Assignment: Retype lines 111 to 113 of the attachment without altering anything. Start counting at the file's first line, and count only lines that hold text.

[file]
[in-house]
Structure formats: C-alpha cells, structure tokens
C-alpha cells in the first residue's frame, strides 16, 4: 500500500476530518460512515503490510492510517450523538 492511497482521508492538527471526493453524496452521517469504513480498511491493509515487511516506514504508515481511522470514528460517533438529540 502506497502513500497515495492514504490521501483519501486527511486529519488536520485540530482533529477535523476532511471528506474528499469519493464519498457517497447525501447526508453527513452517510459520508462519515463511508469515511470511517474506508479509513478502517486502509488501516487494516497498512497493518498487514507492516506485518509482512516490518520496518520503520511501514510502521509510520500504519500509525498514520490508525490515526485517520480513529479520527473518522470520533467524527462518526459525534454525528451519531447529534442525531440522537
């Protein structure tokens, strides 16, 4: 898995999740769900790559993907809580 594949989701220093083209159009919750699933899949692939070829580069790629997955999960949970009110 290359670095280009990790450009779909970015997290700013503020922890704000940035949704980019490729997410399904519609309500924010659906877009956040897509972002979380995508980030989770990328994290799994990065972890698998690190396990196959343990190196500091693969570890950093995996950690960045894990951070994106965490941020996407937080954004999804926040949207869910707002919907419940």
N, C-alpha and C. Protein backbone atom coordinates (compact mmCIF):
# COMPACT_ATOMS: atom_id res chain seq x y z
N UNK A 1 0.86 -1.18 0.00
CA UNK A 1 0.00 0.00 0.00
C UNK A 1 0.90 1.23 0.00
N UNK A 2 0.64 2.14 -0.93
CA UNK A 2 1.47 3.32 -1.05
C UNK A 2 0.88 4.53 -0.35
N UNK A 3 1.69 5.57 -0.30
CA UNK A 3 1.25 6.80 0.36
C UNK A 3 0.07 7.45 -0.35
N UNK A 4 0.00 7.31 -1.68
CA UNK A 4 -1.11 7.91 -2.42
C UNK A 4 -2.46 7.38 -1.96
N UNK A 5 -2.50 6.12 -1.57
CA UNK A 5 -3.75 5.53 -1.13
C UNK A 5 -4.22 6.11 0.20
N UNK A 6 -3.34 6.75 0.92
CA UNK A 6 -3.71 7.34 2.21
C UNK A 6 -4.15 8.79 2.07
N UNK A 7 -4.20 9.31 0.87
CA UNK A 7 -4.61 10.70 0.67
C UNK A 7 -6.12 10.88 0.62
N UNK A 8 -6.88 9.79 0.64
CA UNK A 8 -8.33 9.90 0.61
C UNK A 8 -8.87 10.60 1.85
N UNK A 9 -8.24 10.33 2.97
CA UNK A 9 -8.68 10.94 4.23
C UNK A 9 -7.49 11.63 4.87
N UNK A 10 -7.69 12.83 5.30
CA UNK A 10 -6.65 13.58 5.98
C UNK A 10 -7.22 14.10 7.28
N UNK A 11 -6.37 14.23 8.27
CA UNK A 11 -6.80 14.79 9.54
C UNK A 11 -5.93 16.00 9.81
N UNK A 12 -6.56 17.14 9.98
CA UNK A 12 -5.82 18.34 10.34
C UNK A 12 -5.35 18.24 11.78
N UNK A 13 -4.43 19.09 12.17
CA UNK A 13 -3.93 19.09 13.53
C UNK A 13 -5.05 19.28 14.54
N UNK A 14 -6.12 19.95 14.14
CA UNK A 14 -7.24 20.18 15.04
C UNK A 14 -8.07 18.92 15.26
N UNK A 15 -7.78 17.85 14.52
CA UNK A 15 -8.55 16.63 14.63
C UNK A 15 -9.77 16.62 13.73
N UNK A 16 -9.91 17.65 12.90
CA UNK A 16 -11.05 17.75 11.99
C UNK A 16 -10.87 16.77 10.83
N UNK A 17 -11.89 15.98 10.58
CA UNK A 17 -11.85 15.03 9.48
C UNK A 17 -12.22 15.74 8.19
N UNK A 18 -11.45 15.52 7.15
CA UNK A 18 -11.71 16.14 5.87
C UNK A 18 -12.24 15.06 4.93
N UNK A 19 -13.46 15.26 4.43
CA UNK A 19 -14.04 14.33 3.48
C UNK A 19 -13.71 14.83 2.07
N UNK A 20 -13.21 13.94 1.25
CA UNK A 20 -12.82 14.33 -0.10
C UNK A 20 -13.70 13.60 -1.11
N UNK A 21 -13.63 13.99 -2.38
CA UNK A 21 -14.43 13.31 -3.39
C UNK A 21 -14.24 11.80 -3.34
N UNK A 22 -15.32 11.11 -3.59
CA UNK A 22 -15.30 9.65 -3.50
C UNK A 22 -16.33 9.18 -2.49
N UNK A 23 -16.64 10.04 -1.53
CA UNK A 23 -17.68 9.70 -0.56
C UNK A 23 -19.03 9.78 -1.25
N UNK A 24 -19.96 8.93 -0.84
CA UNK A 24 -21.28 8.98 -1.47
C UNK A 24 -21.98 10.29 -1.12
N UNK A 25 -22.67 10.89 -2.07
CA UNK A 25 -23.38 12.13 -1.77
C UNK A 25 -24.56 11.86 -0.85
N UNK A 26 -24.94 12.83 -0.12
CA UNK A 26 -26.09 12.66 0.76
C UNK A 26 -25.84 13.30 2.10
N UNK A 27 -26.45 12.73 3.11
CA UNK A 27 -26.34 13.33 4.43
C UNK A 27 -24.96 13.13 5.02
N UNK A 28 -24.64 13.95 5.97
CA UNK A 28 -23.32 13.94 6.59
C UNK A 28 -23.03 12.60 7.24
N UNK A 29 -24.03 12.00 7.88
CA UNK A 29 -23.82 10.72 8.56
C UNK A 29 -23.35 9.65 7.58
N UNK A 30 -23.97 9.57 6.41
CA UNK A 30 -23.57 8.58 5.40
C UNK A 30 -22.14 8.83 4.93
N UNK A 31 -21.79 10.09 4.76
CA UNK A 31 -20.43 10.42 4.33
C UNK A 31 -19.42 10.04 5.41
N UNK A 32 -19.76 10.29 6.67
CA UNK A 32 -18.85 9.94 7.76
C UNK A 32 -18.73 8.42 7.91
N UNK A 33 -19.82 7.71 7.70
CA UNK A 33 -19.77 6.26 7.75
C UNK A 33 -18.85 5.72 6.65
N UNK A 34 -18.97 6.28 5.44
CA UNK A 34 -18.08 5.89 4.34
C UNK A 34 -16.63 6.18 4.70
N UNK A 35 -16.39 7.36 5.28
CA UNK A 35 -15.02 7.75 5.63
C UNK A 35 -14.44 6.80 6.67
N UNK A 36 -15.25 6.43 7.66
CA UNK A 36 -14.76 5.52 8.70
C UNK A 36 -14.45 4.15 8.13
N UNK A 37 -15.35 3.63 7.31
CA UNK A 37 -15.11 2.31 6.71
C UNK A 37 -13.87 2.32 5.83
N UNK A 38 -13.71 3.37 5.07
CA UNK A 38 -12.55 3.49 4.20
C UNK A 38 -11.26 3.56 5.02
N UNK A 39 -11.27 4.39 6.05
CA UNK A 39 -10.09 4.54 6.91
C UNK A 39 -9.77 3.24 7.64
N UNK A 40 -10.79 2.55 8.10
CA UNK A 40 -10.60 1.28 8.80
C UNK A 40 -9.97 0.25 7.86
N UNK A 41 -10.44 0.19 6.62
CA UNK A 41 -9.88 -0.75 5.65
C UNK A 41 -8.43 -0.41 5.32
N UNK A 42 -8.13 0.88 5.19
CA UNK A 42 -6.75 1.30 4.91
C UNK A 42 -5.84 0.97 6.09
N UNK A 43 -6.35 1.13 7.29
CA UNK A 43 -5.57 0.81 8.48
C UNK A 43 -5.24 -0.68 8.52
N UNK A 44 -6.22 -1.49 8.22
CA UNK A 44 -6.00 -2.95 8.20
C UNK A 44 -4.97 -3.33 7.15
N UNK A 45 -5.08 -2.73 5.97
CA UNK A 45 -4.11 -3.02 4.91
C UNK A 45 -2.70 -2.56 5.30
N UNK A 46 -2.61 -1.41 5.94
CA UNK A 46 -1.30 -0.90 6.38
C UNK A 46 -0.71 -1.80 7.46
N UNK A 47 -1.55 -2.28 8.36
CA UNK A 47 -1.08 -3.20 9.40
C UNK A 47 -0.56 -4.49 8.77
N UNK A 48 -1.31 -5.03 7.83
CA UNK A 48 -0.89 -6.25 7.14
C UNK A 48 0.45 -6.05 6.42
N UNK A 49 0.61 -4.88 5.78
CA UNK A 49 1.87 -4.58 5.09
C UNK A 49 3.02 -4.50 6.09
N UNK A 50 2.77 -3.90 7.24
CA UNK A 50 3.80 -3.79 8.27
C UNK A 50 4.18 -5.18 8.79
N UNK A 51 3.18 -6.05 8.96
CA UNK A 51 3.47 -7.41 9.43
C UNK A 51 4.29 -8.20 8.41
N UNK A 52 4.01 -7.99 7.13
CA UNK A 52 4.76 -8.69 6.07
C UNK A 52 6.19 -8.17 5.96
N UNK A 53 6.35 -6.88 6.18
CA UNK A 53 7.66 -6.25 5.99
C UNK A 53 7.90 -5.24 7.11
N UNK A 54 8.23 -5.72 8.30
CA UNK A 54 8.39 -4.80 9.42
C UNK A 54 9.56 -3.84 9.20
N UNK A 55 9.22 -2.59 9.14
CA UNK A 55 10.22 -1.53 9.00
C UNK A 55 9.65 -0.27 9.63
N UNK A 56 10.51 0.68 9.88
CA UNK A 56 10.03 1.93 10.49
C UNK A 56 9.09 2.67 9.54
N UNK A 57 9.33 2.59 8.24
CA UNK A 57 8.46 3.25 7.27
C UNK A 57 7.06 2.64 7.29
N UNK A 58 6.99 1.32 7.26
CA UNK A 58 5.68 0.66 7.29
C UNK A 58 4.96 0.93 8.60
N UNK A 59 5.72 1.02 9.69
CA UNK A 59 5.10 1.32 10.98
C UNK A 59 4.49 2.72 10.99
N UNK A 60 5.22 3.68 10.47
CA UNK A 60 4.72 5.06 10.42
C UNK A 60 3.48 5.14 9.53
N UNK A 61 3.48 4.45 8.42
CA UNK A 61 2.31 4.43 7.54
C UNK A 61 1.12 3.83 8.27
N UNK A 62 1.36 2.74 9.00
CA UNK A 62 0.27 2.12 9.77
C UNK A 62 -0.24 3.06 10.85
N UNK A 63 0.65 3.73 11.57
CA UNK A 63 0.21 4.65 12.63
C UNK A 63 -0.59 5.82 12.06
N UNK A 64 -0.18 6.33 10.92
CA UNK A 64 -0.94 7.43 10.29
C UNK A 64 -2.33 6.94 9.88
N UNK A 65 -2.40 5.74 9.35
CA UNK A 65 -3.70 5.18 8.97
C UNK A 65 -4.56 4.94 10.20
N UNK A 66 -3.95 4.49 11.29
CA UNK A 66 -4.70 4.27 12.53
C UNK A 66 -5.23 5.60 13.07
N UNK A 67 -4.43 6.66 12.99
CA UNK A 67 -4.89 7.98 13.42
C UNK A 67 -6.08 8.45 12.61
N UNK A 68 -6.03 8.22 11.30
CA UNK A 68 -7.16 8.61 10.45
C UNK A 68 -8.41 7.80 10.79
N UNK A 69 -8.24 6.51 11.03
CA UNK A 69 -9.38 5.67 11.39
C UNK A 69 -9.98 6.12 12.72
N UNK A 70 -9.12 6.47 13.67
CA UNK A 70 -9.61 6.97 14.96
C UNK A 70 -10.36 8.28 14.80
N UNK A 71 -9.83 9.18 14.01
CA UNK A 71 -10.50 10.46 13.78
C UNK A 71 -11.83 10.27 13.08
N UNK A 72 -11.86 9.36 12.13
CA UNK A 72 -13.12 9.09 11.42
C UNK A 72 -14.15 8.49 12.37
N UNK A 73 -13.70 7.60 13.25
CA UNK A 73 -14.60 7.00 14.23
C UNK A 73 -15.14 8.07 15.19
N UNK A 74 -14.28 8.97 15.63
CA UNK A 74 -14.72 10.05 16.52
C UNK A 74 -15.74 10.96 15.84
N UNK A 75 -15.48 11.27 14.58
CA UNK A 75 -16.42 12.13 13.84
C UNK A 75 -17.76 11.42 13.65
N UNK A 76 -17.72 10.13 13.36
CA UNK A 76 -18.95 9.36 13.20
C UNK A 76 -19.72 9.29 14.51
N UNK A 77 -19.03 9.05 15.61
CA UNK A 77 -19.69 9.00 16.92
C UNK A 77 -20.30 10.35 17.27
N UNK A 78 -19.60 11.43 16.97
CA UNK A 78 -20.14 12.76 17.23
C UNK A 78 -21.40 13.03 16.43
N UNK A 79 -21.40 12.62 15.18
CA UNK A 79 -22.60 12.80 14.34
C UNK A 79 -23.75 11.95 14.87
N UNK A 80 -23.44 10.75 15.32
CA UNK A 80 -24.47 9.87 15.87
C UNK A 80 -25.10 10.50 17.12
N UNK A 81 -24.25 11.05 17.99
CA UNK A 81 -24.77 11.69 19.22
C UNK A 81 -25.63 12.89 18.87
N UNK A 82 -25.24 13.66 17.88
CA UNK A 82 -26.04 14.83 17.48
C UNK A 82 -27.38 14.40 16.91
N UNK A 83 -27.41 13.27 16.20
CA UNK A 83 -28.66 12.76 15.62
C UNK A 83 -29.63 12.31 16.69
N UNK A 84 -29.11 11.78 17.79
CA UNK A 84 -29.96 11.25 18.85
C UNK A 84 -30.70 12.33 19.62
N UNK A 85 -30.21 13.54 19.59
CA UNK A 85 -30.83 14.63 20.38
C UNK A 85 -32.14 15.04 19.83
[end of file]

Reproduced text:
C UNK A 35 -14.44 6.80 6.67
N UNK A 36 -15.25 6.43 7.66
CA UNK A 36 -14.76 5.52 8.70